A neighborhood is a geographic area in which the residents have a common sense of identity or perceive that they have common interests. Neighborhoods are a basic building block of Olathe and are the areas that most residents consider “home”. Neighborhoods vary widely in size, composition and configuration throughout Olathe, reflecting the diversity of its residents. Neighborhoods can be formed or united by any number of geographic or demographic factors.

  Mixed Use Residential Neighborhoods

The Mixed Use Residential Neighborhood features a carefully integrated mixture of housing of various styles, sizes, and densities generally located within a five to ten minute walk of neighborhood-scale commercial, civic or open space uses.  The mix of housing types is oriented more toward attached multifamily units than detached single-family units. True mixed use development is encouraged and other limited commercial and service uses are also permitted. While densities will vary from place to place, average residential densities in the Mixed Use Residential Neighborhoods will average above six dwelling units per acre. Mixed Use Residential Neighborhoods will feature highly-connected street systems, sidewalks, bikeways and transit facilities that contribute to the multimodal character.



  Conventional Neighborhoods

The typical neighborhood pattern in Olathe since the close of World War II has been that of a conventional neighborhood design. The Future Land Use Map designates conventional neighborhoods for most of the planning area. Conventional Neighborhoods typically consist of single-family housing on individual building lots. PlanOlathe includes policies to maintain and promote the distinct character and identity of Olathe’s neighborhoods, and encourages neighborhoods that provide a variety of housing types, prices, and styles to enable a range of economic levels, age groups, and lifestyles to live within a community. Neighborhood Centers are distributed throughout Olathe neighborhoods to provide local access to convenience goods and services, reduce the need for lengthy drives, and promote walkability. An extensive open space network integrates with Olathe neighborhoods to provide residents with recreational amenities, mobility options, and environmental benefits.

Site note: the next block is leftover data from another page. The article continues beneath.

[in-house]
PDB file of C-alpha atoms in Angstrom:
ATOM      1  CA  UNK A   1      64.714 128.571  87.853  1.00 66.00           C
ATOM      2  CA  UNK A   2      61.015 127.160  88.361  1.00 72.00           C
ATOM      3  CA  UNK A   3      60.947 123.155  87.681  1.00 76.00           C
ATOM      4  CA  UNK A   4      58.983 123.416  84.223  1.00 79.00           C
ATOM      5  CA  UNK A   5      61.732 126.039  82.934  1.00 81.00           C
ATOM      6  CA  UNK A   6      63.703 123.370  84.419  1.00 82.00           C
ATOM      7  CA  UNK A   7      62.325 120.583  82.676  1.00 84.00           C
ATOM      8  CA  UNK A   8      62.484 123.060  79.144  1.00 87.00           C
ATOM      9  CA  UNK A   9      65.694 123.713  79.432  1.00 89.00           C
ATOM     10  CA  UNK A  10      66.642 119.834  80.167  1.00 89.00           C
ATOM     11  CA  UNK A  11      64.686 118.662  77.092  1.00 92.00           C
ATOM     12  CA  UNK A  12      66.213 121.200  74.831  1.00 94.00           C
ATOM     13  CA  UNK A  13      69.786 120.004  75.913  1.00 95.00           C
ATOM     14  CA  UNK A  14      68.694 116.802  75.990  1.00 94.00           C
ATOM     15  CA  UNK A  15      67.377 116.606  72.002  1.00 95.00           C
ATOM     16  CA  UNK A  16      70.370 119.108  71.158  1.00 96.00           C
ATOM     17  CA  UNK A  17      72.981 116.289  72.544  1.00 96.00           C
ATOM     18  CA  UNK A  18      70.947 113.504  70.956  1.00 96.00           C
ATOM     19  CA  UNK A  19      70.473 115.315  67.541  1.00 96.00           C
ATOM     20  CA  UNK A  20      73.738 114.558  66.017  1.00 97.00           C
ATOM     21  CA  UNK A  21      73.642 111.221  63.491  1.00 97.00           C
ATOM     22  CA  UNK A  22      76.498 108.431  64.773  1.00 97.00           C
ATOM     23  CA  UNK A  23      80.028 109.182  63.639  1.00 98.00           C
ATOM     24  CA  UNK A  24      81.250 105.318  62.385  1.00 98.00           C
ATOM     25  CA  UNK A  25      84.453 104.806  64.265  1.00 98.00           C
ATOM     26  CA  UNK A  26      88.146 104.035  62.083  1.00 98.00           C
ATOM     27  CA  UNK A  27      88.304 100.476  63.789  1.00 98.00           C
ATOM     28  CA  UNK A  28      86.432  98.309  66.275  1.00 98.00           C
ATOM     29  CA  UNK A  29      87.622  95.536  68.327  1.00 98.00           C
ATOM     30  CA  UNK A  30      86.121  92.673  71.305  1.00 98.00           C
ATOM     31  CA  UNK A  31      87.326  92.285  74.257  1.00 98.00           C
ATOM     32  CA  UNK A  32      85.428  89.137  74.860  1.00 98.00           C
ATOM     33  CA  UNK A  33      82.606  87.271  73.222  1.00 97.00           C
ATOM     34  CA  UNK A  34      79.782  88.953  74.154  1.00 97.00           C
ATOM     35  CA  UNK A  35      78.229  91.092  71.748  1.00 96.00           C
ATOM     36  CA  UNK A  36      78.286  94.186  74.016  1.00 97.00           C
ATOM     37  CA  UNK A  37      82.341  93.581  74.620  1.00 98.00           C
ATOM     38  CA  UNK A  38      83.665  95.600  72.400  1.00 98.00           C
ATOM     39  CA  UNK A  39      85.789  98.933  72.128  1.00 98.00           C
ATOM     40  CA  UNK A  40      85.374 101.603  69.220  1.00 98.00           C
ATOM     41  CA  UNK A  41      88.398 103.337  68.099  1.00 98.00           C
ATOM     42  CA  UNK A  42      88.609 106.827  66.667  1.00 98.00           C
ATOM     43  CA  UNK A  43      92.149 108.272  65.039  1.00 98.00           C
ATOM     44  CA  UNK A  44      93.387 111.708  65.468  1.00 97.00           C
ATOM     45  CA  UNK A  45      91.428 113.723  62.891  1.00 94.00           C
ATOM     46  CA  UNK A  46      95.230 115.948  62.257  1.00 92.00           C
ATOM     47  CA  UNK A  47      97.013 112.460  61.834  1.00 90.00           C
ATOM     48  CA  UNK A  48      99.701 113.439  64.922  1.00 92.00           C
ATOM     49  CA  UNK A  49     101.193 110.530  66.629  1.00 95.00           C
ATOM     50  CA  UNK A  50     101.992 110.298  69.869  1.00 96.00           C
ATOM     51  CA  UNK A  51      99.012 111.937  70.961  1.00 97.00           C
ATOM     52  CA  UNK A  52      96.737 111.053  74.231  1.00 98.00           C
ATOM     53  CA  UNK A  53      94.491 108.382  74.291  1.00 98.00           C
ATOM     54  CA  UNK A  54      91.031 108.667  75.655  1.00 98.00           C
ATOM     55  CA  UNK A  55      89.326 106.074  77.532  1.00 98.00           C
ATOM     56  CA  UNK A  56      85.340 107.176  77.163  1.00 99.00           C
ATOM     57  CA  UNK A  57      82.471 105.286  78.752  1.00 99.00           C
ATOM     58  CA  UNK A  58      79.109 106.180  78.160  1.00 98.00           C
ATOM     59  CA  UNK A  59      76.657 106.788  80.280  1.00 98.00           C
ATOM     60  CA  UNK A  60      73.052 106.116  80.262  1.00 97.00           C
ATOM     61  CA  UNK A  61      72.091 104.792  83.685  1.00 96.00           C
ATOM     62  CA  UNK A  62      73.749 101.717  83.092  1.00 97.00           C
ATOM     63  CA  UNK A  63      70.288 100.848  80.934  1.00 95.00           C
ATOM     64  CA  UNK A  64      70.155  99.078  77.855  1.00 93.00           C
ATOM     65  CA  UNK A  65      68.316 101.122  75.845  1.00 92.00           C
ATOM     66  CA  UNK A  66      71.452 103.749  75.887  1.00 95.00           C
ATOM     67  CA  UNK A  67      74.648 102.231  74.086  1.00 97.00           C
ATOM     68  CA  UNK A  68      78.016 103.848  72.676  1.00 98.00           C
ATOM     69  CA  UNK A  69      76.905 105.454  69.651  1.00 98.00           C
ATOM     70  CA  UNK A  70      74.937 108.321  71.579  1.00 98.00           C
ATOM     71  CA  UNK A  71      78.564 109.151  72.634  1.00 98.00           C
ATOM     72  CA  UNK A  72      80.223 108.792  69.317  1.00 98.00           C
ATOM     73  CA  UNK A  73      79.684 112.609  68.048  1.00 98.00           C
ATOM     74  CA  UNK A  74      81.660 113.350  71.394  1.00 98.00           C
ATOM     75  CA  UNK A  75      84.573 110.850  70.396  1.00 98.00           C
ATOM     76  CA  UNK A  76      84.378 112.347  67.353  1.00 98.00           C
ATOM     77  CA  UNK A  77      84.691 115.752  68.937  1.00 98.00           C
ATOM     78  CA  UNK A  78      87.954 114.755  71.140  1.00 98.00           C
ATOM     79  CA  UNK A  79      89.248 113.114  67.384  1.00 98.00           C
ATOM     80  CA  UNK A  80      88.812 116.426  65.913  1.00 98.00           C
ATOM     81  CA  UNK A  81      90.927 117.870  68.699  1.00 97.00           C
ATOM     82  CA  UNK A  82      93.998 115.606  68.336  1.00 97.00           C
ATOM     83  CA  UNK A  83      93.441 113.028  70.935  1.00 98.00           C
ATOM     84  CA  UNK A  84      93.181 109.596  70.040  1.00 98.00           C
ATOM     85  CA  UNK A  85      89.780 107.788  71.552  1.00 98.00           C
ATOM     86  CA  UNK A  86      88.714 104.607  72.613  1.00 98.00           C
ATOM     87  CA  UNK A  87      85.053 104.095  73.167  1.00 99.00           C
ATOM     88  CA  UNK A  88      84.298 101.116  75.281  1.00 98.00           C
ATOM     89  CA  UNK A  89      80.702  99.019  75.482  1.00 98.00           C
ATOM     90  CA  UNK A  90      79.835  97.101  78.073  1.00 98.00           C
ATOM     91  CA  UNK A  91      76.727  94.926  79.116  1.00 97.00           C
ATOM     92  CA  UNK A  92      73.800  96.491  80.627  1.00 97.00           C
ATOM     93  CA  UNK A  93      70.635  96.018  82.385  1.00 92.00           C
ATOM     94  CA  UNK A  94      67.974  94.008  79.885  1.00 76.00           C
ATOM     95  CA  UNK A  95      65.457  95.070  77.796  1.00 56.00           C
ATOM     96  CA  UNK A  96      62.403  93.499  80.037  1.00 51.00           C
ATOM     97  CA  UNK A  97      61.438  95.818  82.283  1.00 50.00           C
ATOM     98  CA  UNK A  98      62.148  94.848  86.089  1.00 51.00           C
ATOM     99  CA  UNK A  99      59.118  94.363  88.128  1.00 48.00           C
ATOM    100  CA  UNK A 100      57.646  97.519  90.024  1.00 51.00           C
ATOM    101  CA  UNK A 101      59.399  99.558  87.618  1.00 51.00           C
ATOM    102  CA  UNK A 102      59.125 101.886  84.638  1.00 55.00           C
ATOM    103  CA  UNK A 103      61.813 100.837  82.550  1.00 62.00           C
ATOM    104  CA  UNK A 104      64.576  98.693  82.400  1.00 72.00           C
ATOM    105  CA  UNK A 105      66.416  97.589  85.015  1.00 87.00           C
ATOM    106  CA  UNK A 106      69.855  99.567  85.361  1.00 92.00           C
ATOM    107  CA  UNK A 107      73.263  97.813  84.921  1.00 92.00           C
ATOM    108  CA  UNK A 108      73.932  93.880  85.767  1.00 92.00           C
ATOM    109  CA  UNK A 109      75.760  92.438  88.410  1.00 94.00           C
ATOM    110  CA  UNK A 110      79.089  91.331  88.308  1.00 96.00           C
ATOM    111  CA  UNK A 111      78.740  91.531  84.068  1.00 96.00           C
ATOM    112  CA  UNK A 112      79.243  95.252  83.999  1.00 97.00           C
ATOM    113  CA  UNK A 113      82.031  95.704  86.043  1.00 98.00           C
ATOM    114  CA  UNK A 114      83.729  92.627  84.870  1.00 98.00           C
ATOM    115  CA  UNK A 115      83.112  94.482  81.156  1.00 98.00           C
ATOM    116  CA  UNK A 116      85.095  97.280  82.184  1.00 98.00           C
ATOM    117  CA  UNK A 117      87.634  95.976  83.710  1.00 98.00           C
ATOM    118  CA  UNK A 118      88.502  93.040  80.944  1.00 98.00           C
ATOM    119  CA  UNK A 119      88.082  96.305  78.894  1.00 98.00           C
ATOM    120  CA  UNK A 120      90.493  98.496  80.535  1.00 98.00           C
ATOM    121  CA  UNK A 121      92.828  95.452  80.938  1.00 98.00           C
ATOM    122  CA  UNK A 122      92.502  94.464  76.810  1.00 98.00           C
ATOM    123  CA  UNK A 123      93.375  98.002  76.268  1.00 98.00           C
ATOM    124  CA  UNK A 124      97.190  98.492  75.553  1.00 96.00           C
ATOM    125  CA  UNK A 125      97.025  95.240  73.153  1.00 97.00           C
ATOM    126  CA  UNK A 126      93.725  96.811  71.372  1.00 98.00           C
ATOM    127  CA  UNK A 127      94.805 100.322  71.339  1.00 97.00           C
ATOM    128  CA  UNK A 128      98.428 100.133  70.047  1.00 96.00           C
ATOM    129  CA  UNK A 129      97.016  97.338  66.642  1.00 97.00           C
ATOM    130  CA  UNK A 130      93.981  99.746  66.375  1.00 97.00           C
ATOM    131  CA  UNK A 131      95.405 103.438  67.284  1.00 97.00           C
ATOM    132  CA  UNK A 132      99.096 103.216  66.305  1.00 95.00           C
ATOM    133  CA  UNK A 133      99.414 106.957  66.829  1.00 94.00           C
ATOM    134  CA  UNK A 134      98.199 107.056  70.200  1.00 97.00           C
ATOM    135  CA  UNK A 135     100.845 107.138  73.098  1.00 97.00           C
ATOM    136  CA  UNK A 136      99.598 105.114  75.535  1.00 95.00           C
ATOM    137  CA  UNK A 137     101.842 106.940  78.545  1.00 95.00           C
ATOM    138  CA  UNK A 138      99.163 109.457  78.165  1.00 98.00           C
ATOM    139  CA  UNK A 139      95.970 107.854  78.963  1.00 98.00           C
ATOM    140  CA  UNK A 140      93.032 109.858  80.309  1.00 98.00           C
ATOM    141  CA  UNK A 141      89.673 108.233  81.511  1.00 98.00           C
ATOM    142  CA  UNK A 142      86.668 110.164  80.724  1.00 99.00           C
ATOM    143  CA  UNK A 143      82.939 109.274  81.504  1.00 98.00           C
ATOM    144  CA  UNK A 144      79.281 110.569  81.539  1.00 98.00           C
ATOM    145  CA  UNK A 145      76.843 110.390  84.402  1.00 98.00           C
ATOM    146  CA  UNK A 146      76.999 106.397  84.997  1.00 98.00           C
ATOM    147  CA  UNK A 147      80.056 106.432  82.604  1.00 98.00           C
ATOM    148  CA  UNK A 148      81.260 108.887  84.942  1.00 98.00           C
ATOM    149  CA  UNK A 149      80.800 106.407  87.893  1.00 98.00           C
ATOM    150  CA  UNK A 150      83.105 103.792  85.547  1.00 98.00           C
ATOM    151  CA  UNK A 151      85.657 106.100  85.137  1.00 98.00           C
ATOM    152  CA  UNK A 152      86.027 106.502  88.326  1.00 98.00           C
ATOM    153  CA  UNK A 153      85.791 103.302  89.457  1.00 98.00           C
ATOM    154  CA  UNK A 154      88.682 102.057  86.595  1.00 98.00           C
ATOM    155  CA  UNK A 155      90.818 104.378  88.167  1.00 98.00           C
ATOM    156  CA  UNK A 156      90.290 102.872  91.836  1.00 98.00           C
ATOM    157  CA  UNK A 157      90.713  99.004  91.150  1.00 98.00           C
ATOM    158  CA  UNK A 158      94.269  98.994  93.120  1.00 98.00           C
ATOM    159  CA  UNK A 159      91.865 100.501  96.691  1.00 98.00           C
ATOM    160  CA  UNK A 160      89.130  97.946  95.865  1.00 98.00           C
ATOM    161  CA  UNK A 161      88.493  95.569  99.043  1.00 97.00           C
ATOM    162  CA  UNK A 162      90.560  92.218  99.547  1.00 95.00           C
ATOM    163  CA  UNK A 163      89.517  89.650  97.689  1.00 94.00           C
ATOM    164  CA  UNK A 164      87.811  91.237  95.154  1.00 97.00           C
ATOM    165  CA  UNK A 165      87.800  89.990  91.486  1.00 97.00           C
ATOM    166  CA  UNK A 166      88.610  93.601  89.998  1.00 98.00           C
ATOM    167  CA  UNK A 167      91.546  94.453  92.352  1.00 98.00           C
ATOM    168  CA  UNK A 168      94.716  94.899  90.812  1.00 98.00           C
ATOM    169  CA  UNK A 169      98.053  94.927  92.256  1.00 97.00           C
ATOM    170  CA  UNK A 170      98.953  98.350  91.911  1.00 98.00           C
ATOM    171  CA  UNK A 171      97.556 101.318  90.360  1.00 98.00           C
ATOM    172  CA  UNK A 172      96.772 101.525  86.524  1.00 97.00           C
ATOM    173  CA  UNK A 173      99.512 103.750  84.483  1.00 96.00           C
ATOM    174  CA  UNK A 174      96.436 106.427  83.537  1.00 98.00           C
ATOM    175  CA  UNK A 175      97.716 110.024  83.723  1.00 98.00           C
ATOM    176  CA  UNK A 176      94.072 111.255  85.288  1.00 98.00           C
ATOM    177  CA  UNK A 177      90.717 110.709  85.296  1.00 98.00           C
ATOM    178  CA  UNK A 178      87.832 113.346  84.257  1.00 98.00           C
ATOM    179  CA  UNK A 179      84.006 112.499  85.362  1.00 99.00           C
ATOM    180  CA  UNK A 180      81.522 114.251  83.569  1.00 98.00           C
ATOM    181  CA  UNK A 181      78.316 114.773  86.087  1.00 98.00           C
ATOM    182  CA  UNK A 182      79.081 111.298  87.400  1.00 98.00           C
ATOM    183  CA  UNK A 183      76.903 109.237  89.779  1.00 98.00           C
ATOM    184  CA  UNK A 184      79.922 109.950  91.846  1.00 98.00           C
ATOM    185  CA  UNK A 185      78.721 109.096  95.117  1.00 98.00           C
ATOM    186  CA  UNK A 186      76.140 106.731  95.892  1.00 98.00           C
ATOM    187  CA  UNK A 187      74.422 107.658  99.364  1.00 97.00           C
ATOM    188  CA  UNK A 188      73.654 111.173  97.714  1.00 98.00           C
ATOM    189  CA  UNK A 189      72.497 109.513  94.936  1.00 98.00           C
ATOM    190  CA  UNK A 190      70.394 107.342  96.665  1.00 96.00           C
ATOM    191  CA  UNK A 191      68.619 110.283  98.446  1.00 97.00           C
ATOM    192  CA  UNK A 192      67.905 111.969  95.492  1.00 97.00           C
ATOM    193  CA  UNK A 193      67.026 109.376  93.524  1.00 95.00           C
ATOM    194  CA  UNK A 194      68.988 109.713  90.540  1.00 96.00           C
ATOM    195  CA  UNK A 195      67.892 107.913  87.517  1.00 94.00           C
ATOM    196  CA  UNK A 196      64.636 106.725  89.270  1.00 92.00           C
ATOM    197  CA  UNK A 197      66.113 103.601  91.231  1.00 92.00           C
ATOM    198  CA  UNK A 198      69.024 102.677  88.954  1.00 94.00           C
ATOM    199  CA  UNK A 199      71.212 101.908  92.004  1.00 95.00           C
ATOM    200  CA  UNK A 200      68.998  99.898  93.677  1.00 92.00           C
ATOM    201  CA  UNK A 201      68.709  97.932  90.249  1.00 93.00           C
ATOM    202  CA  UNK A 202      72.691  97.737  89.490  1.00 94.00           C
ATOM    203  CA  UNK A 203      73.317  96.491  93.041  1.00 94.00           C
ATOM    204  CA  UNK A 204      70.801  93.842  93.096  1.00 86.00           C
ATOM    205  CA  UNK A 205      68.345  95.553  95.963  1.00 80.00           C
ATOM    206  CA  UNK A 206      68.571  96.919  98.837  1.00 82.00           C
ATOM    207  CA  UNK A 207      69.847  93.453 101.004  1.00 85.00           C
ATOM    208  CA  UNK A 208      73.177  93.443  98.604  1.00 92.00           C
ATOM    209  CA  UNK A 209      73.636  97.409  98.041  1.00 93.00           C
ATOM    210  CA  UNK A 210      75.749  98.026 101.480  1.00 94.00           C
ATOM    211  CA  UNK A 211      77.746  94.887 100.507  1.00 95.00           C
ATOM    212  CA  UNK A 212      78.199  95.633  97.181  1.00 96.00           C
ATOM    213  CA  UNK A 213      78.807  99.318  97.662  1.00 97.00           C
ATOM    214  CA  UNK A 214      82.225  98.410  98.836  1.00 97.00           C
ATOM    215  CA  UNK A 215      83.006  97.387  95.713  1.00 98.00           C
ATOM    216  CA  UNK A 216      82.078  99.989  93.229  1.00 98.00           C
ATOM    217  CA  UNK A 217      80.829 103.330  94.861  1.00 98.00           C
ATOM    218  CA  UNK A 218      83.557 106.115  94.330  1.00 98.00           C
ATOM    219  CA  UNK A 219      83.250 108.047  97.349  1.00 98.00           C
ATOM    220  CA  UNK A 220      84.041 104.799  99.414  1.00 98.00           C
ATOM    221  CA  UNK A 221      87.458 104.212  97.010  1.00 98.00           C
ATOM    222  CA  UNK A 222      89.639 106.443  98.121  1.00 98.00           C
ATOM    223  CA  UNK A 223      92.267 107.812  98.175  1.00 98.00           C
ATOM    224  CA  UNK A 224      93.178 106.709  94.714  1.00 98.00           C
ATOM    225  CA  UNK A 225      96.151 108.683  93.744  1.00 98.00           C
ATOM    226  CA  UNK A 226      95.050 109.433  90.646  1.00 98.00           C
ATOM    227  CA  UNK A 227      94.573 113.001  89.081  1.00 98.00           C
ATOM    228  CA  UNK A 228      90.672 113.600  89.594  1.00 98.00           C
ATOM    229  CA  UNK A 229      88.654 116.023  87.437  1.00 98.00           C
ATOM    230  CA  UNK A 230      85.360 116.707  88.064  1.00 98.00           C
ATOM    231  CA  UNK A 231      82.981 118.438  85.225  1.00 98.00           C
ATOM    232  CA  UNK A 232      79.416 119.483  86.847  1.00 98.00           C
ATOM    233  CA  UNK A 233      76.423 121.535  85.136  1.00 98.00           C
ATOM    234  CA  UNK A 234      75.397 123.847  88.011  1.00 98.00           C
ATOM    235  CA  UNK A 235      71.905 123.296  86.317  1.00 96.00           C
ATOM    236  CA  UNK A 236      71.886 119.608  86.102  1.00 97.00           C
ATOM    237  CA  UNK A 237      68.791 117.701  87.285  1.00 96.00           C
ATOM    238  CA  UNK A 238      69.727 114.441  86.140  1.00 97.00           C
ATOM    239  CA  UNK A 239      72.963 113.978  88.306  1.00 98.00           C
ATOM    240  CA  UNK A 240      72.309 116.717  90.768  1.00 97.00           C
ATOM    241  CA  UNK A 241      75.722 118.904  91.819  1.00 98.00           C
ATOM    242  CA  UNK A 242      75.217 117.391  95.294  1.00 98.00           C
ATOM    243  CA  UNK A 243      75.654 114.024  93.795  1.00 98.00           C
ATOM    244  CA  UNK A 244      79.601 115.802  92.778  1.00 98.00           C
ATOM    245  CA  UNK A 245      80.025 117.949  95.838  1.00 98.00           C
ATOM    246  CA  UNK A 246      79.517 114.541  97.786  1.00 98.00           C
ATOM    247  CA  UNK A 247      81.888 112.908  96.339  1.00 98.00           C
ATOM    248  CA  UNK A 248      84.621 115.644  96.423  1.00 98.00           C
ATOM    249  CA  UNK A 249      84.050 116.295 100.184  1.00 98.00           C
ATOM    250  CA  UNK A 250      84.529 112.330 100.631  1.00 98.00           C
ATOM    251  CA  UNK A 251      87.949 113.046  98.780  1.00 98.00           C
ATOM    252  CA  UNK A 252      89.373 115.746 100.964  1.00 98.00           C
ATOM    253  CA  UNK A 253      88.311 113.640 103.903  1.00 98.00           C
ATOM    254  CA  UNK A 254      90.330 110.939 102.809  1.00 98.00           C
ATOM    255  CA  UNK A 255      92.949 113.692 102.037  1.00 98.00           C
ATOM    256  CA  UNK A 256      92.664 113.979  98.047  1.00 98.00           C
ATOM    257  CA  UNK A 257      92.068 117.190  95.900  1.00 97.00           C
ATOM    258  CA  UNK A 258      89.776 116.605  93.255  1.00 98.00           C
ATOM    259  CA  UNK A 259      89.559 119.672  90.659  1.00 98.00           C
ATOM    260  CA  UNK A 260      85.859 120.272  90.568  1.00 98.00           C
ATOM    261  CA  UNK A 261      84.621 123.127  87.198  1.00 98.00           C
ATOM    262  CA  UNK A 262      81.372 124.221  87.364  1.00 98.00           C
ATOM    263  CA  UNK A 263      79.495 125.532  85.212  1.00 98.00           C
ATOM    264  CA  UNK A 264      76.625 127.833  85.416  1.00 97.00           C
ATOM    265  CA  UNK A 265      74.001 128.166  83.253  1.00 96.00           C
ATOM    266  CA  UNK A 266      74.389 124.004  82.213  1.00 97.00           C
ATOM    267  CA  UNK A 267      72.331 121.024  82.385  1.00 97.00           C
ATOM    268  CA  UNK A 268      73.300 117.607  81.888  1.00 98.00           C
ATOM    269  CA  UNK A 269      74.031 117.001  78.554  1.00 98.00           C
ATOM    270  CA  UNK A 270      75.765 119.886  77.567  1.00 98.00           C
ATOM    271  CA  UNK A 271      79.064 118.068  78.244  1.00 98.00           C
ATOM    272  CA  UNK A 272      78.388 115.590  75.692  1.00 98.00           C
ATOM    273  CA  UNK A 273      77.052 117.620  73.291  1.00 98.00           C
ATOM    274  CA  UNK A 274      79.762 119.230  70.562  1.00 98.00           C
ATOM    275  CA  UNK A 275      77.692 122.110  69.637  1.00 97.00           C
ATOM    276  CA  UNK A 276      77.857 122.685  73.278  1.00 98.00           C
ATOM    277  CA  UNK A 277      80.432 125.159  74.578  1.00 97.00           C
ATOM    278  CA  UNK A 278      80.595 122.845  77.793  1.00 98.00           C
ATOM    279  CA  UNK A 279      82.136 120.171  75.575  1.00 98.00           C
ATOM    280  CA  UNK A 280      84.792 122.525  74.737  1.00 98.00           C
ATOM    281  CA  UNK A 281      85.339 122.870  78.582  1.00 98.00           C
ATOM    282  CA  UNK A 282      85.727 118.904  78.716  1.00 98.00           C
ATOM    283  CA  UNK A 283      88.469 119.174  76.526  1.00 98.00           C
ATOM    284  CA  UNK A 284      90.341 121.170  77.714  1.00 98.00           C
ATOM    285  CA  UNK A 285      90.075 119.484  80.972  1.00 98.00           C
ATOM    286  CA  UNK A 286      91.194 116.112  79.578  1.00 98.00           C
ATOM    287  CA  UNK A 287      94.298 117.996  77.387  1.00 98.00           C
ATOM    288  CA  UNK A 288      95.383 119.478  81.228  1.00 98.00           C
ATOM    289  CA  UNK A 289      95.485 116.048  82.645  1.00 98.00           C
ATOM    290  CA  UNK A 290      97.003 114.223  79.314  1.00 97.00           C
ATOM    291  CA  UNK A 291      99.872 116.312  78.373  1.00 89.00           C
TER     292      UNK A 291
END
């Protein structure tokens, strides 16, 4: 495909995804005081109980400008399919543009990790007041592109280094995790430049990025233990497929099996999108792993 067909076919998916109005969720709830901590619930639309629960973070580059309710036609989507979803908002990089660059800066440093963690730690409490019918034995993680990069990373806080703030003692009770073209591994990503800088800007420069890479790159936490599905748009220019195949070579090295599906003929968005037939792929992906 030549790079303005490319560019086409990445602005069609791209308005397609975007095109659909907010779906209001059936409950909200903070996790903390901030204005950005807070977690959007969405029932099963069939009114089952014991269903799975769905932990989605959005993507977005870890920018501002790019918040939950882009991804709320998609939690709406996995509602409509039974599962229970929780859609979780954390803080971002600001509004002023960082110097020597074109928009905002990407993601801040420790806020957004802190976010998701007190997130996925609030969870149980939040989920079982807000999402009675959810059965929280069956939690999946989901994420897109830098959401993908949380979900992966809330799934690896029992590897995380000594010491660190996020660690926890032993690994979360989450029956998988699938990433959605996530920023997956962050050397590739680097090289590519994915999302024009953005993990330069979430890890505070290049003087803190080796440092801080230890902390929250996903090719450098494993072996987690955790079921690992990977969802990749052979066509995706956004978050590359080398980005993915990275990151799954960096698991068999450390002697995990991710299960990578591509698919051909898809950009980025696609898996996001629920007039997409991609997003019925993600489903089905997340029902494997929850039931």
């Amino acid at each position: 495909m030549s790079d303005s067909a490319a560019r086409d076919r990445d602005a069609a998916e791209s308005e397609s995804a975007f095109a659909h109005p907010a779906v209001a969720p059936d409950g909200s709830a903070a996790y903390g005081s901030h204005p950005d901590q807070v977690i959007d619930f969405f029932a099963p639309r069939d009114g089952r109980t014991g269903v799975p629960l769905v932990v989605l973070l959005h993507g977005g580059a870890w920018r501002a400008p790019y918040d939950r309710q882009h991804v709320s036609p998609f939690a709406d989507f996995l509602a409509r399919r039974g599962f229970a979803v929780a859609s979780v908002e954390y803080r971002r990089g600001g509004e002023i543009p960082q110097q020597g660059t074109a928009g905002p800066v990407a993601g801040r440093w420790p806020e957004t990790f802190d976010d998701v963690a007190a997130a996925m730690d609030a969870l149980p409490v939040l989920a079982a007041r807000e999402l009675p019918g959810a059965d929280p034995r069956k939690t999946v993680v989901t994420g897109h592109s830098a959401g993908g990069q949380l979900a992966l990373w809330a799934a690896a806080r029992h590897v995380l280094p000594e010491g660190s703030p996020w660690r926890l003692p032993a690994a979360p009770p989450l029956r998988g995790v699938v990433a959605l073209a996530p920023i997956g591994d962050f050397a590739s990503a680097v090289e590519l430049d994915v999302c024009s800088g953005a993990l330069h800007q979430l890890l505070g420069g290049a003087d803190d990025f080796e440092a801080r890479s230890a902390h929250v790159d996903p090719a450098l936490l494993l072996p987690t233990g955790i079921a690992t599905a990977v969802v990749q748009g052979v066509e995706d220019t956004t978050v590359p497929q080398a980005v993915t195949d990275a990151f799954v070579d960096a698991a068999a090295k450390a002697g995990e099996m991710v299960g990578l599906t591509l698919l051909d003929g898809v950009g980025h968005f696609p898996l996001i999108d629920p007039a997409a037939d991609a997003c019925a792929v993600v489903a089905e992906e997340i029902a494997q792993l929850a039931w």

Conservation / Cluster Neighborhoods

Conservation/Cluster Neighborhoods balance the protection of sensitive environmental features with the development rights of property owners.  The density of development is clustered on the more buildable portion of the property, leaving the balance to be undeveloped as open space.  House sites are identified to take advantage of views and access to the preserved land, and streets are designed to access the house sites in a manner that minimizes disturbance of natural areas. Development and housing costs may be reduced by minimizing the necessary infrastructure and providing energy efficient home design. The resulting subdivision may have more compact areas of development, but less paving and more open space when compared to conventional neighborhoods. Conservation subdivision designs are especially appropriate in areas containing steep slopes, woodlands, drainage corridors or other valued natural features.

These new Conservation/Cluster Neighborhoods will also be located to acknowledge the presence of the many existing rural and semi-rural subdivisions which function as part of the Olathe community and to provide, in some cases, transition between existing urban development and rural or open lands.